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Naloxone Drug Facts

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Naloxone Drug Facts

Naloxone Drug Facts: Overdose Prevention and Addiction Awareness

The medication, naloxone, is an antagonist drug used to revert an opioid overdose. Of the approximated 130 Americans who die everyday due to a drug overdose, 60 percent are opioid related. In the event that a person overdoses on heroin or prescription opioid medication, naloxone can be injected into the individual, which will quickly reverse the overdose by blocking the opioid’s effects from reaching opioid receptors in the brain and return one’s breathing rate back to normal. Since being approved, naloxone has successfully saved countless lives that would have been taken by an opioid overdose. Although this drug is effective at reviving a person who is overdosing, it is important to understand that this drug is only a rescuing tool used in an emergency.

Naloxone is not a form or treatment and does not serve as a method for recovery. Oftentimes, many individuals who are addicted to or abuse heroin and prescription opioids medications suffer from more than one overdose during the time period of their drug use. Naloxone may be able to save people from experiencing a fatal overdose, but more often than not, people will continue to use these drugs. As a result of this, it is vital for people to seek treatment following the administration of naloxone for an opioid overdose. Naloxone can either be injected or used as a nasal spray.

How It’s Used 

The most commonly used form of naloxone is its injectable method, which can be inserted into either a vein, upper arm muscles, or thigh muscles. Once administered, it can take up to three minutes for breathing to be restored. If the individual does not show any signs of improvement and does not begin breathing, an additional dose of naloxone must be given. Because naloxone has become widely recognized for its lifesaving potential, the drug became more easily accessible to the public this year. Not only are more members of the medical workforce and law enforcement, such as policemen, ambulance officers, practitioners, and even school nurses, required to have more naloxone on hand, but the drug can now be purchased at local pharmacies as an over the counter. These individuals working in the medical field and law enforcement are also now receiving training for what to do in the event of an overdose and how to properly administer naloxone.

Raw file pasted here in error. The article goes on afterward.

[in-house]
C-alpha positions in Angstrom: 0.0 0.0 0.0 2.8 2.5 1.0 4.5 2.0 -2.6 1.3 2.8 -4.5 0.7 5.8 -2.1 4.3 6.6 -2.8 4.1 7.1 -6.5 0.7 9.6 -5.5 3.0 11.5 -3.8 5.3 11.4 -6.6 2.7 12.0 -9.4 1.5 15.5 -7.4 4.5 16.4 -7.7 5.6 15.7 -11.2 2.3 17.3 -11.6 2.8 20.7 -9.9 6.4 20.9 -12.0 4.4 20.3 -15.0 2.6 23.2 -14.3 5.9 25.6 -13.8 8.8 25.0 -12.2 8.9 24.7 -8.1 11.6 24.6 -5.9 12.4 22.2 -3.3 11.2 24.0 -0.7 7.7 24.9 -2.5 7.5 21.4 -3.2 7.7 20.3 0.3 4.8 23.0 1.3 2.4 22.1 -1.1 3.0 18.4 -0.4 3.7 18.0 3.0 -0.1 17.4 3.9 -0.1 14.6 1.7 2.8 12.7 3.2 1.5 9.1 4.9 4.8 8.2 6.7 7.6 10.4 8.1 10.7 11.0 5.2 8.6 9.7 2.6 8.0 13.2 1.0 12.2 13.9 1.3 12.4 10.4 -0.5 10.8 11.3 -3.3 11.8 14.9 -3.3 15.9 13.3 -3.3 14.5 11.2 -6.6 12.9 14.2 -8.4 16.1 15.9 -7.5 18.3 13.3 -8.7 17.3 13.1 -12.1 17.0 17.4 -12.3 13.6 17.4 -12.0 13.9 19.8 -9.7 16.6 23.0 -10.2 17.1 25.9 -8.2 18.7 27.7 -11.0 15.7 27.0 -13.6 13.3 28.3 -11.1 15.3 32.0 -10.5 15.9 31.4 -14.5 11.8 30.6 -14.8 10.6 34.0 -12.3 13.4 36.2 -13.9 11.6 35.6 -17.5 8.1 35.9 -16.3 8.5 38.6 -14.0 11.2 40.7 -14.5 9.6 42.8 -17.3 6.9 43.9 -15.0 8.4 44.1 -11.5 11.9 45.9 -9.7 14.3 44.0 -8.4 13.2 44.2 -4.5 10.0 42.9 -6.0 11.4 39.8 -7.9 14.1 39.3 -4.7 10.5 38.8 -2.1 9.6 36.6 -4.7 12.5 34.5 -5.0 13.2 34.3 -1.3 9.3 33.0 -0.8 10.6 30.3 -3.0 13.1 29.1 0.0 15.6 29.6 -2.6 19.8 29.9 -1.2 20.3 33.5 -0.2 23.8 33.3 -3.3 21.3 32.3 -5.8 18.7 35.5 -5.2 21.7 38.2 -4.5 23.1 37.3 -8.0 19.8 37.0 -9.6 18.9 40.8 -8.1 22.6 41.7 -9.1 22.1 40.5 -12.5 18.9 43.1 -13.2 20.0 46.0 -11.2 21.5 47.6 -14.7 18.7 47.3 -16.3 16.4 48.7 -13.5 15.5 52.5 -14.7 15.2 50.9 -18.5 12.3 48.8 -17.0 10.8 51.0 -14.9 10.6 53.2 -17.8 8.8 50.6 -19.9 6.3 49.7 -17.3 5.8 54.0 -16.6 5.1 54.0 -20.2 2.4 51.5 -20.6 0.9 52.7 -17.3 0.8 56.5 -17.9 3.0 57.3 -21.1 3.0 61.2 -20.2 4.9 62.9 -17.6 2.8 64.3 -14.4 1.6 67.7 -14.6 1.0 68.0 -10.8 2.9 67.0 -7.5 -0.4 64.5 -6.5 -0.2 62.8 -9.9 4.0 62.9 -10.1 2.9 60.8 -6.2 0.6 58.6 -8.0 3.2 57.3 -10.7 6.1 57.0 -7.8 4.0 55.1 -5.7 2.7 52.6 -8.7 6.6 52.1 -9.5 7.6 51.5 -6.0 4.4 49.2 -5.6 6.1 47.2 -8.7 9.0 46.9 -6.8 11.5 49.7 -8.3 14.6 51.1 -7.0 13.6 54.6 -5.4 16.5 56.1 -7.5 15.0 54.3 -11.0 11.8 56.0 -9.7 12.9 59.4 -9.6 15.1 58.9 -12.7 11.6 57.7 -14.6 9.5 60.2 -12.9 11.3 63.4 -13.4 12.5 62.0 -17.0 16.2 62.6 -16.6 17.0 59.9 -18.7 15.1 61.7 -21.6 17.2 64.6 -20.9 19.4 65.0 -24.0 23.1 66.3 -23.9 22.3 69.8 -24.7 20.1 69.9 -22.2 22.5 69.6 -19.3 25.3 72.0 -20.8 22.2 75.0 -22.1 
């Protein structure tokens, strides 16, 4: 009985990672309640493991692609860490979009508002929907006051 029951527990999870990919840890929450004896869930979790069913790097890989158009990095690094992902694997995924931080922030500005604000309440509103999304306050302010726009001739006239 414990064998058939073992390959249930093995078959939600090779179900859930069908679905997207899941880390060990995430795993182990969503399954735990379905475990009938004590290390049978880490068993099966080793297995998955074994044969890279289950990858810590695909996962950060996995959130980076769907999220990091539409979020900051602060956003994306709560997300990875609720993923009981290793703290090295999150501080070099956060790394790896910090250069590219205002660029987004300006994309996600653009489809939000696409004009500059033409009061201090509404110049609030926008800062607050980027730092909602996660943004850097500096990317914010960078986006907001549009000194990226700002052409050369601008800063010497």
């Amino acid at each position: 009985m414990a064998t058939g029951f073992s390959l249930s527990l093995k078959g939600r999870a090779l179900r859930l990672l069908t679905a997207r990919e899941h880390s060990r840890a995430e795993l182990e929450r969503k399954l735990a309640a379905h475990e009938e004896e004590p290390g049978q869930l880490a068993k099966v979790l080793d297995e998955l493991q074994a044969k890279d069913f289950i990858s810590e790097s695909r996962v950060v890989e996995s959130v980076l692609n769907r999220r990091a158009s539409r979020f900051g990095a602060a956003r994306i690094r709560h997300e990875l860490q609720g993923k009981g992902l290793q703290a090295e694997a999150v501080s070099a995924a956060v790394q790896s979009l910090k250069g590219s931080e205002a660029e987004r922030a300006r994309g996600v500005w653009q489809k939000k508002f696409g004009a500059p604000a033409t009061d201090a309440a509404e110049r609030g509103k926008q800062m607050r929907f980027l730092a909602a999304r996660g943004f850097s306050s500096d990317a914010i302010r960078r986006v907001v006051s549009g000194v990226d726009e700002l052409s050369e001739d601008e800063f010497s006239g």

Thousands of lives are expected to be saved each year due to the increased availability of naloxone. However, this antidote only saves lives in the occurrence of an opioid overdose, and does nothing to stop the person from using again. Once injected or sprayed into the nasal cavity, naloxone will only remain in the person’s systems for up to an hour and a half, whereas opioids can remain in the system for more than 12 hours. As a result of this, the person will likely begin to experience severe and unpleasant withdrawal symptoms, causing the individual to want to use again. This only further supports the fact that comprehensive treatment must be sought out after naloxone is used to revive someone suffering an overdose.

How It Helps with Opioid Addiction 

Measures, such as the Overdose Prevention Act, have been taken to decrease the chances of a second overdose, as well as get the addict the proper treatment he or she needs. Bills such as this one will notify family members and care physicians of the individual who experienced a non-fatal overdose due to naloxone, and contact the doctor who may have prescribed opioid medication to the individual. After reporting to all parties, the victim of the overdose will be directed towards an addiction treatment facility that specializes in treating heroin addiction and prescription opioid addiction. Naloxone is not a solution to opioid addiction, and only serves as a temporary tool to stop an overdose from resulting in a fatality.

If your loved one abuses substances or has developed an addiction to drugs or alcohol, it is crucial that you get them into treatment before his or her condition worsens or before an overdose happens. Most importantly, if your loved one uses heroin or opioid prescription medications and experienced an overdose that required naloxone in order to revive them, it is imperative that you immediately intervene and get them into a medical detox program followed by long-term treatment. Naloxone may be able to save thousands of lives from an overdose, but comprehensive treatment will ensure people remain alive by achieving and maintaining lifelong sobriety.

Sources:

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